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Editorial: ‘Big Brother’ is watching the farm and his name is EPA
By Mike Barnett
In this age of free-flowing information, when most anything can be found in cyberspace, it’s a little disconcerting that government knows the most intimate details of your family, finances, and business. It’s downright alarming when they release that information to those who might do you harm.
Earlier this year, the Environmental Protection Agency (EPA) released personal information about thousands of livestock and poultry farmers and ranchers in 20 states in response to Freedom of Information Act requests from three environmental organizations. The massive data release included home phone numbers, home emails, employee contact information, home addresses, GPS coordinates, and, in some cases, personal notes about the families, according to the American Farm Bureau Federation.
When agriculture groups protested, EPA redacted some of the information and asked the groups to return the original information. But the horse was out of the barn.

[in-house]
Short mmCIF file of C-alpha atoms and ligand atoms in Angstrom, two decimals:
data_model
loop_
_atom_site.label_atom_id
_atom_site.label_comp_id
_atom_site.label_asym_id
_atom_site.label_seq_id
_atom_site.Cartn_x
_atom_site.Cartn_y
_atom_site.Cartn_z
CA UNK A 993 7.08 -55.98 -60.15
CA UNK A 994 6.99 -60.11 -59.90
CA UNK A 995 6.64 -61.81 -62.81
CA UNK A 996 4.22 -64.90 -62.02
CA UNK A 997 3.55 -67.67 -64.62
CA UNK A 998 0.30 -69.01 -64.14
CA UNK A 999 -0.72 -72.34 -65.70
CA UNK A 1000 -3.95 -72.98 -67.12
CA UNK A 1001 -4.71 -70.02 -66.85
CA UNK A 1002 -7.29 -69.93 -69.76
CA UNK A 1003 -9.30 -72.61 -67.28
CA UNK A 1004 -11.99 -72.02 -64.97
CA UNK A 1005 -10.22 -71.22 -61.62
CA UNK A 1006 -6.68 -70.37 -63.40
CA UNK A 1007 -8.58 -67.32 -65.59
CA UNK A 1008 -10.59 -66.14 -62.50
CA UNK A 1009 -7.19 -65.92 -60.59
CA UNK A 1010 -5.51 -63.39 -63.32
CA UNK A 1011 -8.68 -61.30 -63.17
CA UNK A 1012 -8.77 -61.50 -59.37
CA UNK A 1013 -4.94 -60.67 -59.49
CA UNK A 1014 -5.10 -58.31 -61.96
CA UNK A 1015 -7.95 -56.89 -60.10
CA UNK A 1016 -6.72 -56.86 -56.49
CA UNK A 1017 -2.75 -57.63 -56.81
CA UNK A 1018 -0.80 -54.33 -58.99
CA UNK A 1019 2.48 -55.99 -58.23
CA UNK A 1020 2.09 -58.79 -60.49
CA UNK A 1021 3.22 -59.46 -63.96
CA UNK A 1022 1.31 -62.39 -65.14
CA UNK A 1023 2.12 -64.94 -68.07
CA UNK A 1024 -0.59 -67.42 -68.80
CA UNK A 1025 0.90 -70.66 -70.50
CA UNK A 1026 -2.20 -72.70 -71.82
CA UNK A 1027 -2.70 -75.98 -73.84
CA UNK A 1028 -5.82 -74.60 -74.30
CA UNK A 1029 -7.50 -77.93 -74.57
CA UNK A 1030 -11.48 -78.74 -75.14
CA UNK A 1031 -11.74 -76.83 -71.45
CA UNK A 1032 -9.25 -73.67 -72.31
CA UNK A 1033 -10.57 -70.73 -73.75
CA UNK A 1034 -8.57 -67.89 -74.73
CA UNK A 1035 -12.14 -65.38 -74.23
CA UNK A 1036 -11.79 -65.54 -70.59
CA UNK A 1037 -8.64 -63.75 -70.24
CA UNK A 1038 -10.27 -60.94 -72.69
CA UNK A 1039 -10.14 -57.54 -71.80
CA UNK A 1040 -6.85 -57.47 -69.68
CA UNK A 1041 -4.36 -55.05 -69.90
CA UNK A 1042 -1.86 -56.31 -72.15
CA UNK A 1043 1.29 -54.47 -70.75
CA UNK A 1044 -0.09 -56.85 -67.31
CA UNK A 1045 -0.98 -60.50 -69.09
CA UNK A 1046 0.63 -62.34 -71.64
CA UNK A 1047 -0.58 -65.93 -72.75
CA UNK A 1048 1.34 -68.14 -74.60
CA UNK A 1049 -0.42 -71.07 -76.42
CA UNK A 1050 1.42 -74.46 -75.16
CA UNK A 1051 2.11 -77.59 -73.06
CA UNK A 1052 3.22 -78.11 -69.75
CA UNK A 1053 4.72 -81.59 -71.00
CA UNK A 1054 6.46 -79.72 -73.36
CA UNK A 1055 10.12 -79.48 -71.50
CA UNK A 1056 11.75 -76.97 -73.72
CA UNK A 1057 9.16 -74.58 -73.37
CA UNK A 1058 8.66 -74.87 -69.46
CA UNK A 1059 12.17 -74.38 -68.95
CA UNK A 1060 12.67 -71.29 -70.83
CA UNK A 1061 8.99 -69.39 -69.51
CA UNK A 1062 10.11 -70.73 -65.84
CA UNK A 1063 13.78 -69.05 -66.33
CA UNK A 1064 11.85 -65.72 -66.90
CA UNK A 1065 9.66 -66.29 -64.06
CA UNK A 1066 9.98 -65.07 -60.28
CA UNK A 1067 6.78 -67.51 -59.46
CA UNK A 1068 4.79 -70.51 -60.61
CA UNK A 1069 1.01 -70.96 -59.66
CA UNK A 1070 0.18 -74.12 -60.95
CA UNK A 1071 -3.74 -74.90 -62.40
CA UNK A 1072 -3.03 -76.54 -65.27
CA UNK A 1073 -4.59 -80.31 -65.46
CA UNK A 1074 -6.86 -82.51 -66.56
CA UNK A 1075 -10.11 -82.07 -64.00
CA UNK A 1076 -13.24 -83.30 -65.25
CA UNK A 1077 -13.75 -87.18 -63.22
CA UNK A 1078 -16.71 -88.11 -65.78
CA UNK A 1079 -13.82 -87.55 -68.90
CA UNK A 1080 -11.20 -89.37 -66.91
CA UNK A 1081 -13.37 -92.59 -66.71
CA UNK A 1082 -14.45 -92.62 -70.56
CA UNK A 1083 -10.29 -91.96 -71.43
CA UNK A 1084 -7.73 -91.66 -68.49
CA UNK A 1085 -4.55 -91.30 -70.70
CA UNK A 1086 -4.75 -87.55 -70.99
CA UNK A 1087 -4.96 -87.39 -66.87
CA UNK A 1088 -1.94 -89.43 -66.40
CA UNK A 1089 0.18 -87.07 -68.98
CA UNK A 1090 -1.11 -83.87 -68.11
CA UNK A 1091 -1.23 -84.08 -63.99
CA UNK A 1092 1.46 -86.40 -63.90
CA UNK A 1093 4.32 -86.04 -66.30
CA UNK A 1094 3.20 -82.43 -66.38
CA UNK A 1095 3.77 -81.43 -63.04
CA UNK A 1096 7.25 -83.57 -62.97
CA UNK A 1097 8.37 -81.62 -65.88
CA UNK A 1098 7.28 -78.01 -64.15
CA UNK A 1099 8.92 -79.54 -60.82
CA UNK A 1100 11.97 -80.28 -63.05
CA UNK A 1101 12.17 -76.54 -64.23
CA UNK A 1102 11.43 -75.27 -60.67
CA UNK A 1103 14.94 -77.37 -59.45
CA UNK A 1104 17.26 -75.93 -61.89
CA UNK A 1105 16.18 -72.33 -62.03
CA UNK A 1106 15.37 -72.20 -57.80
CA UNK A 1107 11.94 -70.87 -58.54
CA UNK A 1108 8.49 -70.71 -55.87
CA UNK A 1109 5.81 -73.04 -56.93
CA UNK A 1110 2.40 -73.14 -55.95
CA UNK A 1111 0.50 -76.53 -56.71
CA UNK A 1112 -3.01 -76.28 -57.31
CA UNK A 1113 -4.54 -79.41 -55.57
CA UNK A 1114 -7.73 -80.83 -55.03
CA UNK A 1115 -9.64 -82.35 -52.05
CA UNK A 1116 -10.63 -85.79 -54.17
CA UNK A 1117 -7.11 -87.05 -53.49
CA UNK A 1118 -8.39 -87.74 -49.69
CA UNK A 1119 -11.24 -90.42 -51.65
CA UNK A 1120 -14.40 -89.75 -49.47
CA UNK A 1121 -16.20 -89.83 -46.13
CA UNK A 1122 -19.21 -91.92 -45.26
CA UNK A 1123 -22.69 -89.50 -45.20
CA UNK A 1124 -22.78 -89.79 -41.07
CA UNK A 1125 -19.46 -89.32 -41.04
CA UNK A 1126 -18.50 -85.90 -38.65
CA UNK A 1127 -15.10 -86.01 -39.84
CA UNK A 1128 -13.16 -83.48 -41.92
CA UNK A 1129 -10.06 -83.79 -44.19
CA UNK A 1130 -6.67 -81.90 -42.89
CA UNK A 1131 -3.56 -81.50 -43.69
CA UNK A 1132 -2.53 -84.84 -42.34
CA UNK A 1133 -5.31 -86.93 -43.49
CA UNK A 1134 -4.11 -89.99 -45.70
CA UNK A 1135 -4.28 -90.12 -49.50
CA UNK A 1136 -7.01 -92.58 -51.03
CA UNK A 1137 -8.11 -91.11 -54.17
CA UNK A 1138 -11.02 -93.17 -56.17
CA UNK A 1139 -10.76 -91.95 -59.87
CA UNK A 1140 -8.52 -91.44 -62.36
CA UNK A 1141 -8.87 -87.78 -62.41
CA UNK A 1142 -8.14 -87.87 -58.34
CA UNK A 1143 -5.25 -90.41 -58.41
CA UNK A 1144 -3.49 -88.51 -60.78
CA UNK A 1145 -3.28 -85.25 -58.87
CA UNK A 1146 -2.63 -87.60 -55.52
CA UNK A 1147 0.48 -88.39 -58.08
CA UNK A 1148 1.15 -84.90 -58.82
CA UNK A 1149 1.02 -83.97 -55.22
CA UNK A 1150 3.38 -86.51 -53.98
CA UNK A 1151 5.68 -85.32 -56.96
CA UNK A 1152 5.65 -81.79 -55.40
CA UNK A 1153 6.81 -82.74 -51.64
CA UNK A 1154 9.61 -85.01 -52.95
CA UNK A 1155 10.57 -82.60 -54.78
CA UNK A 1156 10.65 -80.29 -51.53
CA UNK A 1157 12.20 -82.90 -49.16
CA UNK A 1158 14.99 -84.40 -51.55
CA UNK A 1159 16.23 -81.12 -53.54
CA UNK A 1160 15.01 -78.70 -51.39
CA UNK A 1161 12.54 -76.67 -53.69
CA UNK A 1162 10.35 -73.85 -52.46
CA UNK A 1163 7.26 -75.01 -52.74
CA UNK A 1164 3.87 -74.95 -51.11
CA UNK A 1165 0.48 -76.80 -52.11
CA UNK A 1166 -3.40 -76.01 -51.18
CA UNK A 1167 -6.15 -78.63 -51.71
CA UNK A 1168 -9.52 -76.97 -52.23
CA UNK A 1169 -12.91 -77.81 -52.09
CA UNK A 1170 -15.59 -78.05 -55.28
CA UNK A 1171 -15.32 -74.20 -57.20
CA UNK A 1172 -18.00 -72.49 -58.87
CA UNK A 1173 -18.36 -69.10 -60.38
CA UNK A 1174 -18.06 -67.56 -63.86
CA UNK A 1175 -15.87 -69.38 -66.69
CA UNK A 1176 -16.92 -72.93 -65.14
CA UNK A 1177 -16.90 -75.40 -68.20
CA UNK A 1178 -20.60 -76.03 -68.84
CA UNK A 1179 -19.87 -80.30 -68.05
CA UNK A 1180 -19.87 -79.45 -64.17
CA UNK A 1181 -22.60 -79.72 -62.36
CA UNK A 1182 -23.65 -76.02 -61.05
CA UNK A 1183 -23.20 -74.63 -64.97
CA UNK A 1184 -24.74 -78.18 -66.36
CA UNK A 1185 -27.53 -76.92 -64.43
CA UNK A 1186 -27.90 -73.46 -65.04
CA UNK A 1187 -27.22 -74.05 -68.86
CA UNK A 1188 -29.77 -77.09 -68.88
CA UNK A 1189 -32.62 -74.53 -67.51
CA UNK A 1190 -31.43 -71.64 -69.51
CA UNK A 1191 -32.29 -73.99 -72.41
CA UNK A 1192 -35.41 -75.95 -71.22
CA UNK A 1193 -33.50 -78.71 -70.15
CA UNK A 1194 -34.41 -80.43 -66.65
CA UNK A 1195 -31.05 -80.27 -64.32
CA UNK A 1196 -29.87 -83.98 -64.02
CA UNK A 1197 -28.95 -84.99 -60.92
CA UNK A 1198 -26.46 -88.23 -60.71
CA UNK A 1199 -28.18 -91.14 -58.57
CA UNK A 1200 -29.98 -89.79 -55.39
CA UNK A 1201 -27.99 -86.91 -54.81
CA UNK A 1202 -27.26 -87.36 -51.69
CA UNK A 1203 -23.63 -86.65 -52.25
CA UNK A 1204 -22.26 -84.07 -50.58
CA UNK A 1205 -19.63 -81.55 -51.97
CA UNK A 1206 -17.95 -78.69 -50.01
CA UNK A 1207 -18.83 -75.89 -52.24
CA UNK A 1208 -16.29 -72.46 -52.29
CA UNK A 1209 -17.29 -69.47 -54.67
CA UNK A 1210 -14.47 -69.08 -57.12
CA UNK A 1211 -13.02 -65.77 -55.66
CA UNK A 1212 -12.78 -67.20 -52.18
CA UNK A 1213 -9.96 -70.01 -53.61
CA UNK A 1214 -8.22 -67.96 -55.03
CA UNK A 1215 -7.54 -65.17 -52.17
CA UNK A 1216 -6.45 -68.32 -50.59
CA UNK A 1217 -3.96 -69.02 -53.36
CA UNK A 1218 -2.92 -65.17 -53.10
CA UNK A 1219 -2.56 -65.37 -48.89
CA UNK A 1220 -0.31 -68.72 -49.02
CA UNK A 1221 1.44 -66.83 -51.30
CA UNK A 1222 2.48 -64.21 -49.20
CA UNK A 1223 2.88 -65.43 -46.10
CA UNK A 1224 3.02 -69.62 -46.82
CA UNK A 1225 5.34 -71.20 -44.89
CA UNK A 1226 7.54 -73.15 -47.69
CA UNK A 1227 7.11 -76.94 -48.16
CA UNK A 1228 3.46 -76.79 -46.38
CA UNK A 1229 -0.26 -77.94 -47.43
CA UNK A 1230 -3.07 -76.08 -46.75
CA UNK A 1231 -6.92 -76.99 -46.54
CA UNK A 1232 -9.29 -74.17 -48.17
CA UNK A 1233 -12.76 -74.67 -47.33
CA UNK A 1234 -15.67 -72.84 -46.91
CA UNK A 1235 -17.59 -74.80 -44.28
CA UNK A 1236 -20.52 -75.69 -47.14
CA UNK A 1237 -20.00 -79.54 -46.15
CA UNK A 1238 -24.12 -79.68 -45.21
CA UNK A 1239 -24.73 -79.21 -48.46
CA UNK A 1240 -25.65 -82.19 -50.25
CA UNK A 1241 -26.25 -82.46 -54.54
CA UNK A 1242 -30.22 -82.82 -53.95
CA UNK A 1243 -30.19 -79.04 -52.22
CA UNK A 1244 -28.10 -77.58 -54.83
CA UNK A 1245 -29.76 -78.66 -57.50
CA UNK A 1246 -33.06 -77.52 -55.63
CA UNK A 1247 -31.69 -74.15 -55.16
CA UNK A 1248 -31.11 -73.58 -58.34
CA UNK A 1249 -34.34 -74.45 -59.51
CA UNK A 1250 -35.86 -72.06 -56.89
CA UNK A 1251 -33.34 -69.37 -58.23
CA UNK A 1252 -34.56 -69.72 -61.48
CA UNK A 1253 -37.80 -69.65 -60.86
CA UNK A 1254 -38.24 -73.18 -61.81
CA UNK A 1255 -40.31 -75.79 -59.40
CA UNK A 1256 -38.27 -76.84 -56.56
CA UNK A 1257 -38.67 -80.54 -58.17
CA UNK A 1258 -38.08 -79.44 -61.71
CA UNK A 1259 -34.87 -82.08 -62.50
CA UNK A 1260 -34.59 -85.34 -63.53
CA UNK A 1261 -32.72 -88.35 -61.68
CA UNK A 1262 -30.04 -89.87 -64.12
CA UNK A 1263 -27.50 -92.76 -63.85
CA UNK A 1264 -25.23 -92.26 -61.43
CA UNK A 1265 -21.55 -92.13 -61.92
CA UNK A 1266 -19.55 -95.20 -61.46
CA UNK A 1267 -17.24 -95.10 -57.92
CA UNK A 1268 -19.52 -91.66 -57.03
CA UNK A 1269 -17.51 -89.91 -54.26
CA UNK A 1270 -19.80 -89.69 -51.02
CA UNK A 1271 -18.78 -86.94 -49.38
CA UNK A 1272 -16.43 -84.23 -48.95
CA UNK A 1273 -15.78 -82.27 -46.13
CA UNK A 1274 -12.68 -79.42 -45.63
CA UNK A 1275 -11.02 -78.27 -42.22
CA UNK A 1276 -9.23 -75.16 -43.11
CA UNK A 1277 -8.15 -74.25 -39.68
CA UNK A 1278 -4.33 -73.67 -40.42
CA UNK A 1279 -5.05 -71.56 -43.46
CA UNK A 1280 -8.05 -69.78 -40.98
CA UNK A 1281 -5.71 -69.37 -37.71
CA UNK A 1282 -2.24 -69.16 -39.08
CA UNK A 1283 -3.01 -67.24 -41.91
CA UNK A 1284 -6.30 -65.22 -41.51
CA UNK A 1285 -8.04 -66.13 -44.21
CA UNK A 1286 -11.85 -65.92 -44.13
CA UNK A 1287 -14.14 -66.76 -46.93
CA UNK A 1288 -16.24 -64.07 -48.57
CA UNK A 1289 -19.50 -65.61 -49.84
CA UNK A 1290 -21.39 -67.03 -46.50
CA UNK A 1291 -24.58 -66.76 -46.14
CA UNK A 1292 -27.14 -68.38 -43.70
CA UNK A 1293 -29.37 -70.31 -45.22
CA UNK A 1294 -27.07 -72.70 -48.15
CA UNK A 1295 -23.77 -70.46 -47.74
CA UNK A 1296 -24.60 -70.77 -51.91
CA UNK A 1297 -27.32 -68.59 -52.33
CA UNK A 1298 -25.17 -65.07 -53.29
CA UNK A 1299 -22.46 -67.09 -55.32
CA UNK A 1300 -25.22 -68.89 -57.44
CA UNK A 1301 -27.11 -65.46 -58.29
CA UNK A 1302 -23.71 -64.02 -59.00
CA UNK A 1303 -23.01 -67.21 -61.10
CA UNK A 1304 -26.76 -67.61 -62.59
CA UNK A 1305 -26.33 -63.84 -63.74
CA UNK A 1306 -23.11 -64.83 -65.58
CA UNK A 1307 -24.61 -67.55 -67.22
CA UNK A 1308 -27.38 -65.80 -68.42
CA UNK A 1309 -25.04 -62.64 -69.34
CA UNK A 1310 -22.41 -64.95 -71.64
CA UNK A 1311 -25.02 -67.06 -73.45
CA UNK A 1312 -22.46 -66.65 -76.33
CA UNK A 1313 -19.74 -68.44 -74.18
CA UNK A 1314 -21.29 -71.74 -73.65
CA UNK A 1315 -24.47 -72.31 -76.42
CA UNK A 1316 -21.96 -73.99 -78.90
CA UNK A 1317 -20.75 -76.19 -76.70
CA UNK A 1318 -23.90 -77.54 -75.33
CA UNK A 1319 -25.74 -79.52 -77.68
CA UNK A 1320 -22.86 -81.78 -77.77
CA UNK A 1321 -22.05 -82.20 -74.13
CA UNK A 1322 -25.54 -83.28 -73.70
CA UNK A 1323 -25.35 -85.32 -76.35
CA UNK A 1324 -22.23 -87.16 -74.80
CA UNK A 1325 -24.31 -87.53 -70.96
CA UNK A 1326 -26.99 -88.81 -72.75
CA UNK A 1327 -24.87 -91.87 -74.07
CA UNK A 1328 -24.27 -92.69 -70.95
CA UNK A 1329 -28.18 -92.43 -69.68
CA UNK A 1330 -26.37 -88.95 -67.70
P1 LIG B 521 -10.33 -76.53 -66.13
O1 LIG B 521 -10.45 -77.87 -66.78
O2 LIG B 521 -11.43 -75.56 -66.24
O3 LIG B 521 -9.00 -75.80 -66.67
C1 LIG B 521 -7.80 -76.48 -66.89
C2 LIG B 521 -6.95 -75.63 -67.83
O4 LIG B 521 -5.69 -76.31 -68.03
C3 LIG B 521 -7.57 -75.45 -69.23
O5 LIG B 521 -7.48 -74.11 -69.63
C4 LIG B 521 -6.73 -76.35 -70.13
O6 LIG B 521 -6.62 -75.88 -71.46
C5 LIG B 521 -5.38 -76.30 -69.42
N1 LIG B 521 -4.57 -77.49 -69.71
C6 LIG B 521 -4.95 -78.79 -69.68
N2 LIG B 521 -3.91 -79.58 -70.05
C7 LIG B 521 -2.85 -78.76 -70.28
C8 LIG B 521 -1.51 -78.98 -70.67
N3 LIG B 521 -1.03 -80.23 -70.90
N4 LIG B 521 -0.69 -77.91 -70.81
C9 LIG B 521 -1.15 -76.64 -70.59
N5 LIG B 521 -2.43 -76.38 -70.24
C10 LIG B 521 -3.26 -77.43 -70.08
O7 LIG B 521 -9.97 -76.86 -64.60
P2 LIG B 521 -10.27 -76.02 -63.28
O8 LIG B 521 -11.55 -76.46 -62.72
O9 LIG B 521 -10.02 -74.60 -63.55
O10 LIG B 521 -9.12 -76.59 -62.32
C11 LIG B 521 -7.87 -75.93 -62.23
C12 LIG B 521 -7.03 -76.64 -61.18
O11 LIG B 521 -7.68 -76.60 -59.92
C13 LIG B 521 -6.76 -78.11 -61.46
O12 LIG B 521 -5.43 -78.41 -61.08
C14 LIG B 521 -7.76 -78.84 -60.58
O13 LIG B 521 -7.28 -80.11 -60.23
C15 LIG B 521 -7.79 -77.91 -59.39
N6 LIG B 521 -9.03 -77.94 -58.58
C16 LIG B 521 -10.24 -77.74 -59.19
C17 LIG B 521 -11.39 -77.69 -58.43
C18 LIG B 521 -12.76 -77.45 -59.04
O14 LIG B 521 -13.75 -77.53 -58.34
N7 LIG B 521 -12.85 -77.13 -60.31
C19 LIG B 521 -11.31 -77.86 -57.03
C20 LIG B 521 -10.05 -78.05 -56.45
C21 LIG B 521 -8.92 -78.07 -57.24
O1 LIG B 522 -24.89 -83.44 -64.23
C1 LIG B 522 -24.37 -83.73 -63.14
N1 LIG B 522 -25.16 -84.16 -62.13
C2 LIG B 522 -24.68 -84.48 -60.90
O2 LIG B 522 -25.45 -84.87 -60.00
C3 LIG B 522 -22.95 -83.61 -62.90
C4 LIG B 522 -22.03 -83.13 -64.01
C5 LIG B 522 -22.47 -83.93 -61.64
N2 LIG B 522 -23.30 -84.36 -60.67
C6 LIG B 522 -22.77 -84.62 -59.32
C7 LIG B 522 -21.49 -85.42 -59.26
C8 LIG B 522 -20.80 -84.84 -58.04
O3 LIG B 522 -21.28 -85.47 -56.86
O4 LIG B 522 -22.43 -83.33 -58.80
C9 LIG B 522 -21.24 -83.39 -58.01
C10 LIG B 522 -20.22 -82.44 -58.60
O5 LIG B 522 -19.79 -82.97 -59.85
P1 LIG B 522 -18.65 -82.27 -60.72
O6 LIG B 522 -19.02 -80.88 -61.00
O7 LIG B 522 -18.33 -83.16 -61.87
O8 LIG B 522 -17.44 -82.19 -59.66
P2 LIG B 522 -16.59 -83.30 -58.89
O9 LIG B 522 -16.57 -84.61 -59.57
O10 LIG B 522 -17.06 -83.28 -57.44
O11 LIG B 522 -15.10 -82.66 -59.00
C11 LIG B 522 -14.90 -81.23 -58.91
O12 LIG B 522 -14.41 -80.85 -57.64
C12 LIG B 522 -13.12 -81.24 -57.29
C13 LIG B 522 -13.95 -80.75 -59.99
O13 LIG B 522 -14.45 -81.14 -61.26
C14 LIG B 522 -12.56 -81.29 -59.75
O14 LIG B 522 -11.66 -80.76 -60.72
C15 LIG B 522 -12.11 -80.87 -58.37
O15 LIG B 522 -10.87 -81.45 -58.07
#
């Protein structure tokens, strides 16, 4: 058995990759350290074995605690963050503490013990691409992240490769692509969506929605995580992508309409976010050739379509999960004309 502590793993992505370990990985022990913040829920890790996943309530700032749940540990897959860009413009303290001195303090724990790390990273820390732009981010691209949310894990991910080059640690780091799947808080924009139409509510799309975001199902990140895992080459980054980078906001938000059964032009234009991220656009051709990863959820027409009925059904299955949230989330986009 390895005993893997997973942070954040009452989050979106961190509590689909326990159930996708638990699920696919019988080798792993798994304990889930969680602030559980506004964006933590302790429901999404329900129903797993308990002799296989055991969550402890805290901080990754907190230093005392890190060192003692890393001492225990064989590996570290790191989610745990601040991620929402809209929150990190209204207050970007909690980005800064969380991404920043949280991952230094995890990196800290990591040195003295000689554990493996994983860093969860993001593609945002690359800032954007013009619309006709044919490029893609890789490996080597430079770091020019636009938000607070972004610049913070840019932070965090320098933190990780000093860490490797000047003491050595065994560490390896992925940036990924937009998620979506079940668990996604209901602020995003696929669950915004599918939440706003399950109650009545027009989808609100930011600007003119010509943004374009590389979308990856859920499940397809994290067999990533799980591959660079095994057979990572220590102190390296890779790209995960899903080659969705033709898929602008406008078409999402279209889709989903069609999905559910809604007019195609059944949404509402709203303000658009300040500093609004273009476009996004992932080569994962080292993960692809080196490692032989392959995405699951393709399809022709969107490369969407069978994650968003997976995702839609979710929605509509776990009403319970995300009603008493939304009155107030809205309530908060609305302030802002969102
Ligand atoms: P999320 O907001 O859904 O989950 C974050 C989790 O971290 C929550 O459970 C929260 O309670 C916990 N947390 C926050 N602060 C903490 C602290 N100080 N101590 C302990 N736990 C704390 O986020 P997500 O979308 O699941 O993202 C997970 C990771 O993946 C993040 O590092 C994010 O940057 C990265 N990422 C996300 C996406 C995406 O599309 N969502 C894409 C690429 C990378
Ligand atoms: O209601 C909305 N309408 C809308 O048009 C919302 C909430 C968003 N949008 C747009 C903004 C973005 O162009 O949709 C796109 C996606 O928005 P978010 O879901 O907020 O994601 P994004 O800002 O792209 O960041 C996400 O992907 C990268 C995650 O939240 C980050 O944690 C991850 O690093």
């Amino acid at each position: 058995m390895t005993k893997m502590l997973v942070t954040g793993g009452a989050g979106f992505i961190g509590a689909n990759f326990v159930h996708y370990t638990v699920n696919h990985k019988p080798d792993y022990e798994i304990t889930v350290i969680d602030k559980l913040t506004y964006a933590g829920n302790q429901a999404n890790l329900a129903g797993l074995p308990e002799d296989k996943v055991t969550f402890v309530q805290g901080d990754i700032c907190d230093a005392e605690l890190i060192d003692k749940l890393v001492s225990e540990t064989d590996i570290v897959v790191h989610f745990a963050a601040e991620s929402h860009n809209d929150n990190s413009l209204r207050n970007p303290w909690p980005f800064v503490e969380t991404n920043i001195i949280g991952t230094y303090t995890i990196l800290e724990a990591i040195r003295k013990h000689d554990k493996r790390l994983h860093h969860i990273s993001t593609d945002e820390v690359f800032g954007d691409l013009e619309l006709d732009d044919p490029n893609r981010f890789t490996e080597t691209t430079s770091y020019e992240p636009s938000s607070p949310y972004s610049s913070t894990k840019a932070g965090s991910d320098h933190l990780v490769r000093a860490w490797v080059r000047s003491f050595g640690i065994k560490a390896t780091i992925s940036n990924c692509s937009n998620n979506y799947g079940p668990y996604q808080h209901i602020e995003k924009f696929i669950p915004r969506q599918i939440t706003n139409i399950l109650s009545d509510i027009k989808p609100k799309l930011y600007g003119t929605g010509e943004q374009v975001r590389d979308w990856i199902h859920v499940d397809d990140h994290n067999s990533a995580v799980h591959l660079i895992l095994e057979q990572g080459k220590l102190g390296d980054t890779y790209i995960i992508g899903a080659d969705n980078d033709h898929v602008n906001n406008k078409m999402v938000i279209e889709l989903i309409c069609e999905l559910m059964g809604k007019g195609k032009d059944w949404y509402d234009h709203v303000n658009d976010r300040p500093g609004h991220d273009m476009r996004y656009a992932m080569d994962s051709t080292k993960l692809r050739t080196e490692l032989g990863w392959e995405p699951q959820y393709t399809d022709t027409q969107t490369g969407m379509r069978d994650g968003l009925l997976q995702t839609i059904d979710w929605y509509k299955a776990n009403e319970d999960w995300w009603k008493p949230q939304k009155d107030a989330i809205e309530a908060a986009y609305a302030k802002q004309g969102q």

Now EPA intends to release more personal information on farmers in a number of states. The American Farm Bureau Federation and the National Pork Producers Council say enough is enough.
They are seeking an immediate court order stopping EPA until a court can clarify EPA’s obligation to keep personal information about private citizens private.
EPA’s actions go far beyond collection of farm and ranch business data for government use. Personal information in the wrong hands can lead to disruptions in farm activity, farm equipment theft, even sabotage or criminal mischief. Remember, many of these farms store chemicals and fertilizers or have large numbers of animals on the farms. It’s a crazy world we live in today and those factors can make them targets.
EPA claims they have no legal obligation under the Freedom of Information Act to keep the information private. That is typical bureaucratic nonsense.
We agree with American Farm Bureau Federation President Bob Stallman. Farm Bureau is not only standing up for farmers in this case, but is also standing up for all citizens who shouldn’t have their private information publicly disseminated by their government.
We hope that the court sees eye-to-eye with the American Farm Bureau Federation and the National Pork Producers Council and reins in this craziness. Farmers and ranchers not only work on the farm, they and their families live there, too. Dishing out their personal information for the world to see is an invasion of privacy, plain and simple.
Mike Barnett is director of Publications at the Texas Farm Bureau.
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